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I heard the NY Philharmonic in a program of Ravel and Debussy on 1/17/18.  The conductor was supposed to have been Charles Dutoit, but either withdrew or was fired over sexual allegations that came out a couple weeks ago.  My boss's husband made some clever comment about this, a play on the word "withdrew."  Ahem.  The Philharmonic hired Joshua Weilerstein to conduct - - he had been Assistant Conductor at the Phil for three years and has been out and about making his reputation.  He was wonderful, had beautiful control of the music and was a joy to watch, graceful, elegant conducting.  It helps that he's young, blond, and slim.  He looked like he was straight out of grad school.  I just looked him up, he's just over 30 years old!  Hm!



This was the program:


Ravel: *Le Tombeau de Couperin*

Ravel: Piano concerto for the left hand




Debussy, orchestrated by Ravel: *Sarabande et Danse*

Ravel: *Valses nobles et sentimentles*

Ravel: *Bolero*


Yes, the *Bolero* was one of the selling points on this concert.  It's such a great piece, and it's always a treat to hear it live.


I'd never heard the *Tombeau de Couperin* before, what a gorgeous piece.  Each movement inspired a set of impressions and images.  The first movement had a shimmering melancholy.  The second movement was chic - - if it were a dress, it would be Dior.  This movement had some of Ravel's distinctive extended harmonies.  He's of the "more is more" school.  Why have three pitches in a chord, when you can have five or six?  It doesn't cost any extra.


The third movement was a fairy tale.  I could see a long road going up the mountainside to the castle.  The movement ended with a pink pebble being dropped into a shallow stream.  The final movement was splashy and had divine use of the harp, not drawing attention to itself, just adding color to the atmosphere.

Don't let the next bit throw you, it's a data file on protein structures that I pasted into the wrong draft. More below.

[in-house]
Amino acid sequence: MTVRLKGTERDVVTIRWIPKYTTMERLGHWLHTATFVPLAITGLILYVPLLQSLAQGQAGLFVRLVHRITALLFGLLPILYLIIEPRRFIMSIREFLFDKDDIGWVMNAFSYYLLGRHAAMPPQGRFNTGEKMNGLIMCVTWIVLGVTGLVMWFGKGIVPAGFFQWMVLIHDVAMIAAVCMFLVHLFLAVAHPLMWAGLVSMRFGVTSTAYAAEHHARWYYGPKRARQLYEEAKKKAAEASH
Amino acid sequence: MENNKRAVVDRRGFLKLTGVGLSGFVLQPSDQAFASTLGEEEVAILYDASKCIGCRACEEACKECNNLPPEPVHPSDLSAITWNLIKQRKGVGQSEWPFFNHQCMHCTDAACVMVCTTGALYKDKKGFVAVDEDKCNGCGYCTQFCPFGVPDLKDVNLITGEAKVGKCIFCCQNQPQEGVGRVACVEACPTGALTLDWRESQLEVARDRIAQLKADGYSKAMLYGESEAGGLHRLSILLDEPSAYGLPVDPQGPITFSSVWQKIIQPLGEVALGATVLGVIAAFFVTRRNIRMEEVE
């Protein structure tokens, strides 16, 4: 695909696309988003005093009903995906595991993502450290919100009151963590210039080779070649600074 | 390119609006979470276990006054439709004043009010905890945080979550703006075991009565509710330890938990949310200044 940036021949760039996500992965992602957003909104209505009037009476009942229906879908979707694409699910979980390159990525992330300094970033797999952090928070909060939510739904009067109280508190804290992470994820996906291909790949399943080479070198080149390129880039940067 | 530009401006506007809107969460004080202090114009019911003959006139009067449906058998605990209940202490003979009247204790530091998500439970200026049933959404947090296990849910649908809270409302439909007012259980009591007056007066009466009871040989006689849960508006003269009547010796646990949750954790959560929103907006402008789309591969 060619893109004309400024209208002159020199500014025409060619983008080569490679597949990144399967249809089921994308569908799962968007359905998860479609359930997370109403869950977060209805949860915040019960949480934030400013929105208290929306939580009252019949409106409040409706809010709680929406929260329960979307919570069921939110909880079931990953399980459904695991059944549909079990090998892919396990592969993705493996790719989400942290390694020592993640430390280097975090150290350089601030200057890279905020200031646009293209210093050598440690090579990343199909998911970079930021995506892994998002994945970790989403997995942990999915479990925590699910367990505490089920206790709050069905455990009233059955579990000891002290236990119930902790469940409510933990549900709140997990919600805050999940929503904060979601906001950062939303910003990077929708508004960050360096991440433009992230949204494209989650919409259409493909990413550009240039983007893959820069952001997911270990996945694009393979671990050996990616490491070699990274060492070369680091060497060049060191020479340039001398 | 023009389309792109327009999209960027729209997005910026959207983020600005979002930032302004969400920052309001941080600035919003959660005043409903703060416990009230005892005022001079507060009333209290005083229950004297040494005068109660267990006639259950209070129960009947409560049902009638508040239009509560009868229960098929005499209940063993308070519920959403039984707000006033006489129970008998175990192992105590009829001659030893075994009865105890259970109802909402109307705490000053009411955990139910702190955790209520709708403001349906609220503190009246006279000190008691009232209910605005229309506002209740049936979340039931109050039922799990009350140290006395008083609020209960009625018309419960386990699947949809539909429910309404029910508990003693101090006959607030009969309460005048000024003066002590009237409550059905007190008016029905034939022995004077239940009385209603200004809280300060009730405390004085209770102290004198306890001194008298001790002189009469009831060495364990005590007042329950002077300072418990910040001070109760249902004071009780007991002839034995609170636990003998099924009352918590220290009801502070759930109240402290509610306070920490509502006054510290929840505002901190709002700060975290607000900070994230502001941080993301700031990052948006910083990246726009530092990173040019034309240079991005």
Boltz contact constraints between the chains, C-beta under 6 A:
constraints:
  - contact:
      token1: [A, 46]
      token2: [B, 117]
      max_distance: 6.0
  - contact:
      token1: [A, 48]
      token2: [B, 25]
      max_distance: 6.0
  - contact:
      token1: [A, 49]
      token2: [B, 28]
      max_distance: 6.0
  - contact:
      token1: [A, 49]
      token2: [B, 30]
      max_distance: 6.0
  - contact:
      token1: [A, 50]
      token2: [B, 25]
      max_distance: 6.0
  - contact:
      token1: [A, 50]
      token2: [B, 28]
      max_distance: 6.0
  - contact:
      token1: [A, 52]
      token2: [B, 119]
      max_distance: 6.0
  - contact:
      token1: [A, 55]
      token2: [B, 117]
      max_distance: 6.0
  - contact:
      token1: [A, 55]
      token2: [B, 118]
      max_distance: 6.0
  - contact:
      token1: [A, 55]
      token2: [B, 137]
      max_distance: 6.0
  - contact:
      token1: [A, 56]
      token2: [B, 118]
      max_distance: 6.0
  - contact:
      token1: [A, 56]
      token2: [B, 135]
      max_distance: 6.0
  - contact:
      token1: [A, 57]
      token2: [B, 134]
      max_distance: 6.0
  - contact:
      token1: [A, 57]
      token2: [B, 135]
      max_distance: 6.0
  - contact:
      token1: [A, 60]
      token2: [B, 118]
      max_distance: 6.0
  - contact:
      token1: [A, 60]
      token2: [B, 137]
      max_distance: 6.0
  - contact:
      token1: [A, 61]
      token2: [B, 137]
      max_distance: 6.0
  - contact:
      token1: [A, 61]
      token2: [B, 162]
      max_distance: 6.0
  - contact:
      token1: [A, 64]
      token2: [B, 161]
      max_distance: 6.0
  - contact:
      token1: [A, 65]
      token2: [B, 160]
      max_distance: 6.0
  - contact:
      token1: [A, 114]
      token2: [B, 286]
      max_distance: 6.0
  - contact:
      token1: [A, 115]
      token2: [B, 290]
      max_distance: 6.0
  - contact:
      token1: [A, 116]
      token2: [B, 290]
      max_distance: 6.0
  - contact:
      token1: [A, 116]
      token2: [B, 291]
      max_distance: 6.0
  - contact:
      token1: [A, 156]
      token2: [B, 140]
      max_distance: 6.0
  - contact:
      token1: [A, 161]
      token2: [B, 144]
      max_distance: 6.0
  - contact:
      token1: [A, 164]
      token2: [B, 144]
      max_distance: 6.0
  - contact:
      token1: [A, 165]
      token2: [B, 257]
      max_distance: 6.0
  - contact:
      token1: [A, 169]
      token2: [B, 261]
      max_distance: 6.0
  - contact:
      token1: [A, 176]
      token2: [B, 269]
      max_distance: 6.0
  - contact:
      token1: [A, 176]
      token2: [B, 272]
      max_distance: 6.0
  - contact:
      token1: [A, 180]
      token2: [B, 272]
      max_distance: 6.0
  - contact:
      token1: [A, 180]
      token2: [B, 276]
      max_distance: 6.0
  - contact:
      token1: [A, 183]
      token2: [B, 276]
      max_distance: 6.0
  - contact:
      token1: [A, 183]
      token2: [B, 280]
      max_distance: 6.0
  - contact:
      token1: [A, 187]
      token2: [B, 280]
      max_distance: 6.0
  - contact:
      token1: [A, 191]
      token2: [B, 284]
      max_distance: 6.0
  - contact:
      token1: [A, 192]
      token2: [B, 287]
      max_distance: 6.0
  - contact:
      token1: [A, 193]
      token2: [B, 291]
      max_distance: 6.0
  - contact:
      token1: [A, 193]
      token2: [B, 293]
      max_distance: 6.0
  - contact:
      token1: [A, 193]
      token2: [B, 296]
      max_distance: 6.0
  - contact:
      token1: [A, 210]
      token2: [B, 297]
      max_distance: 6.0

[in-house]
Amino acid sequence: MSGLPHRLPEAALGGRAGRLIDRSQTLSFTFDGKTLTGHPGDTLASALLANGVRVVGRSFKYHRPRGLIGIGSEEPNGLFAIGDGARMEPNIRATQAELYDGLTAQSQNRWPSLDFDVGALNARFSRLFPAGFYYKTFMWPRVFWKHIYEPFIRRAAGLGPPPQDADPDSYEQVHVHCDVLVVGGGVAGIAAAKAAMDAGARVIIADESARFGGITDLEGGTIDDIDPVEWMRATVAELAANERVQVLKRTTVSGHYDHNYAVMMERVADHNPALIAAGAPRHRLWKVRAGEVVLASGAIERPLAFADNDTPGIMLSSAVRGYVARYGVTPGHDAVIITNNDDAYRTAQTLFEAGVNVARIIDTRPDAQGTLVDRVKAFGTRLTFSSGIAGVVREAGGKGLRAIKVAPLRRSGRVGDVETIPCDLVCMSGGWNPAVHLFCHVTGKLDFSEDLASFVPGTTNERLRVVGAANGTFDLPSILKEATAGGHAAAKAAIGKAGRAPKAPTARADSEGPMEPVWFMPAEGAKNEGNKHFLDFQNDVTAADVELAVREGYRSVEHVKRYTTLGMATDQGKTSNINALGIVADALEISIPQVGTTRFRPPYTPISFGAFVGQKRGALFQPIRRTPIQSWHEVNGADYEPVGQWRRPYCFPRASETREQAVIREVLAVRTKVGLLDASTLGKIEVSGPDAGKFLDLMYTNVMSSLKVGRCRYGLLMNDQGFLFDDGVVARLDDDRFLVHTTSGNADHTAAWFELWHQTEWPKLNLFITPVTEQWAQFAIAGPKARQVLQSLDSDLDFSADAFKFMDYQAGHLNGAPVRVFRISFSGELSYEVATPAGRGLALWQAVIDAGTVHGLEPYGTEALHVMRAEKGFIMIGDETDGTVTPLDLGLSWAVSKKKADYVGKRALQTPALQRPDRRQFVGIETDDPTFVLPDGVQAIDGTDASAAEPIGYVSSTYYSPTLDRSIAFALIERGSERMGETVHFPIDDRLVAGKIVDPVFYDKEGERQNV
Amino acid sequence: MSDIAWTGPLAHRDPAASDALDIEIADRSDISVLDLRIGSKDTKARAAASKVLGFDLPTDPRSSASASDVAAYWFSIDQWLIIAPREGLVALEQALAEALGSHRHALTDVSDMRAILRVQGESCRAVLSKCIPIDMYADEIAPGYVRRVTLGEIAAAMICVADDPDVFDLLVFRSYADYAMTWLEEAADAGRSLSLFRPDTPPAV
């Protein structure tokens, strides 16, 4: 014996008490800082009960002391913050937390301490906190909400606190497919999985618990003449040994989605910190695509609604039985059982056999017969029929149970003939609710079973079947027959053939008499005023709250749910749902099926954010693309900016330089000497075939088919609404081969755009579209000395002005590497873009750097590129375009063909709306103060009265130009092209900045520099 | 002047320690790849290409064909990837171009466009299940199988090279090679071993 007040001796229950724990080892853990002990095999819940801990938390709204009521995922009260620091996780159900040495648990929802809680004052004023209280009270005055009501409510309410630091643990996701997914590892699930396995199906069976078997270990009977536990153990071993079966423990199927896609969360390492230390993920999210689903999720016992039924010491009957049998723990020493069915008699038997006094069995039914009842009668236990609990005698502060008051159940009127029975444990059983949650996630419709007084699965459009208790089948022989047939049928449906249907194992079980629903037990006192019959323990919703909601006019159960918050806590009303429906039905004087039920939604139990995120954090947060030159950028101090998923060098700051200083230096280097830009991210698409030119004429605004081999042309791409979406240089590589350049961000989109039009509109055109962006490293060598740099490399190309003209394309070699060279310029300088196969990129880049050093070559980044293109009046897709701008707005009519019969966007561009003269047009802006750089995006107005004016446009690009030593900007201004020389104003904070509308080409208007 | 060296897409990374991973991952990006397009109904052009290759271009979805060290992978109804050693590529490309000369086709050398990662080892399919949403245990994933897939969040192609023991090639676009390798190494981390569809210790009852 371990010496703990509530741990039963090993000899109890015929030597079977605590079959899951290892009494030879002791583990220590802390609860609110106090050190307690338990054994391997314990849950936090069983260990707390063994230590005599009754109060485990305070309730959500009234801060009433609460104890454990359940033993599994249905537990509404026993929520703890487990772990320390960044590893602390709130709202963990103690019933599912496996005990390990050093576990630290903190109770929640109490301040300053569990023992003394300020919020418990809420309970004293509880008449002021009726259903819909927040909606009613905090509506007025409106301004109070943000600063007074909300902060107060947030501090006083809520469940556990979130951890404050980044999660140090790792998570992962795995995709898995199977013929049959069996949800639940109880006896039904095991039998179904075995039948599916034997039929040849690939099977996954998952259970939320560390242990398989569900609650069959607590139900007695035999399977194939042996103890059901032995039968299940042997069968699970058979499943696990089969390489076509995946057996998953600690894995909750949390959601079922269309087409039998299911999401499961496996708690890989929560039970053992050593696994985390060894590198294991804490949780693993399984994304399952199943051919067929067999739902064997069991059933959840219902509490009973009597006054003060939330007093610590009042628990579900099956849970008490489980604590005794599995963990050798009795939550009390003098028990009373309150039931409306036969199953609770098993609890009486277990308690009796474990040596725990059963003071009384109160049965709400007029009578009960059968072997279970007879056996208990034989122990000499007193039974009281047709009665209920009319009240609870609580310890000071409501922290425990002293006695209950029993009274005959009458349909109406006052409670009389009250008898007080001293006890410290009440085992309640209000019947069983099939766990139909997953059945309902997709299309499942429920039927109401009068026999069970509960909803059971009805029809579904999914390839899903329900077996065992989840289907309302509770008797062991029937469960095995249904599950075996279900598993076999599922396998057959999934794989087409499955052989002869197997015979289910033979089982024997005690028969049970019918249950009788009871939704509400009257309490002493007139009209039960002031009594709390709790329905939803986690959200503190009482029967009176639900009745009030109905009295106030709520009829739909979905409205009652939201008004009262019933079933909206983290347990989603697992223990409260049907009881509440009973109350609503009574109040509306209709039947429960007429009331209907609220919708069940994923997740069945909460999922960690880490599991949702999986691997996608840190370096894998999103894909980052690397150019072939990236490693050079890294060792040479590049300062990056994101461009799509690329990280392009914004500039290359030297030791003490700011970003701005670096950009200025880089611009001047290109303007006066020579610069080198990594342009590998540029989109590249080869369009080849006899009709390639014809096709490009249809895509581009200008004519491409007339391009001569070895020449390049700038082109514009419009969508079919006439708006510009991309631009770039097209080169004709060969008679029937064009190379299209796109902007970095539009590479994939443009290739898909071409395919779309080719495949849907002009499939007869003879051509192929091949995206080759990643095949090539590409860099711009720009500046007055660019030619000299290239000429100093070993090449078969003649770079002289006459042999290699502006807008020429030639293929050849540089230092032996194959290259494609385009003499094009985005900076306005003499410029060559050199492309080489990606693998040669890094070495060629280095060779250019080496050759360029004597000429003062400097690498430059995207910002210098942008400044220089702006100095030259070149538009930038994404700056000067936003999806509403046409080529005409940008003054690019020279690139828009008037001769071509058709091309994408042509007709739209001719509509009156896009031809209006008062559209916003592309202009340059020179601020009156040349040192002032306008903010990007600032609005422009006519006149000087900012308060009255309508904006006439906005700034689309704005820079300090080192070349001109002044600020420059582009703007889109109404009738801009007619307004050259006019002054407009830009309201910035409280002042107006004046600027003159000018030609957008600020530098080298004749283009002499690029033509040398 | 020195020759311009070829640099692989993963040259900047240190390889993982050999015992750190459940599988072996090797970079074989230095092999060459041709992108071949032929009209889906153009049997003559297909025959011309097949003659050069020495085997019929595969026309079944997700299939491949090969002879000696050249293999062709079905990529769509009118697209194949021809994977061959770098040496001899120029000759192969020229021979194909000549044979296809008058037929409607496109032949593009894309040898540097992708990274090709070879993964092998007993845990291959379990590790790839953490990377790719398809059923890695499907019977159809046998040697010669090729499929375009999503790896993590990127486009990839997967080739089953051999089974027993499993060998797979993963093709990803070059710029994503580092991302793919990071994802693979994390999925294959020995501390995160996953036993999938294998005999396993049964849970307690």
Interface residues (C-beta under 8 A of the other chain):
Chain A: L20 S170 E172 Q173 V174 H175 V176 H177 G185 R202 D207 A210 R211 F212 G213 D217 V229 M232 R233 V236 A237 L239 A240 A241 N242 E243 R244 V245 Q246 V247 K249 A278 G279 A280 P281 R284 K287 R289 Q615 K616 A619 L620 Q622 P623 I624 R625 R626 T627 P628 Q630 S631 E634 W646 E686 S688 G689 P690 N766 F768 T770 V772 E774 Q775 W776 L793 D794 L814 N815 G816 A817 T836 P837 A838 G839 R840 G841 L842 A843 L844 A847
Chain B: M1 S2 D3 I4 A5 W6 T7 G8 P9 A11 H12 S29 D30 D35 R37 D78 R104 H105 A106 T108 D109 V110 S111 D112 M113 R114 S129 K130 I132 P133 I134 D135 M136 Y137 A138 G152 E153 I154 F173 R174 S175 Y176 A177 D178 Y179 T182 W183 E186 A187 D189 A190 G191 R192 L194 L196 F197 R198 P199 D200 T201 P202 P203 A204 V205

I think it was my beloved music history professor, David Crook, who said that there's a French style of orchestration and a German style.  The German style is a sort of Phil Spector "wall of sound:" dense, full, solid.  The French style is transparent, diaphonous.  Ravel is the master of this, you can always hear everything that's going on, it's all perfectly balanced.  It takes real mastery, I'm sure.


The concerto for the left hand was commissioned by Paul Wittgenstein, a concert pianist who had lost his right arm on the Russian front in World War I.  The program notes had a hilarious comment by him: "I wasn't overwhelmed by the composition.  It always takes me a while to grow into a difficult work.  I suppose Ravel was disappointed, and I was sorry, but I had never learned to pretend."


Our pianist was Jean-Yves Thibaudet, such a dazzling performer.  He was wearing a burgundy and black jacket in a muted print, maybe a muted, abstract floral.  There was something sparkly going on in there, too.  The program notes said that his concert attire is by Vivienne Westwood.  It's the sort of outfit that would have prompted Richard to say, "What is SHE wearing?"


The concerto made me realize that putting together an orchestral program is like putting together a meal: in this case, the first set was the appetizer, salad, and amuse bouche - - the concerto was the entree.  It was boeuf Bourguignon.  I think I may have run into a few of those pearl onions that my husband loves so much.  It's a fascinating piece and Thibaudet and the orchestra played it to the hilt.


The Debussy/Ravel was sort of a throwaway.  Let's call it a sorbet.  Perfectly pleasant, but not worth writing home about.


The *Valses nobles et sentimentles* was a piece I'd never heard in the orchestral version (I've heard the piano version a few times).  What a stunning piece of music.  I didn't write any notes, I was too swept away.  The one word I wrote was "lustrous."


The *Bolero* was, of course, sublime.  What a fascinating piece of music.


I'll leave you with a cute little video about Weilerstein conducting the Czech Philharmonic.
























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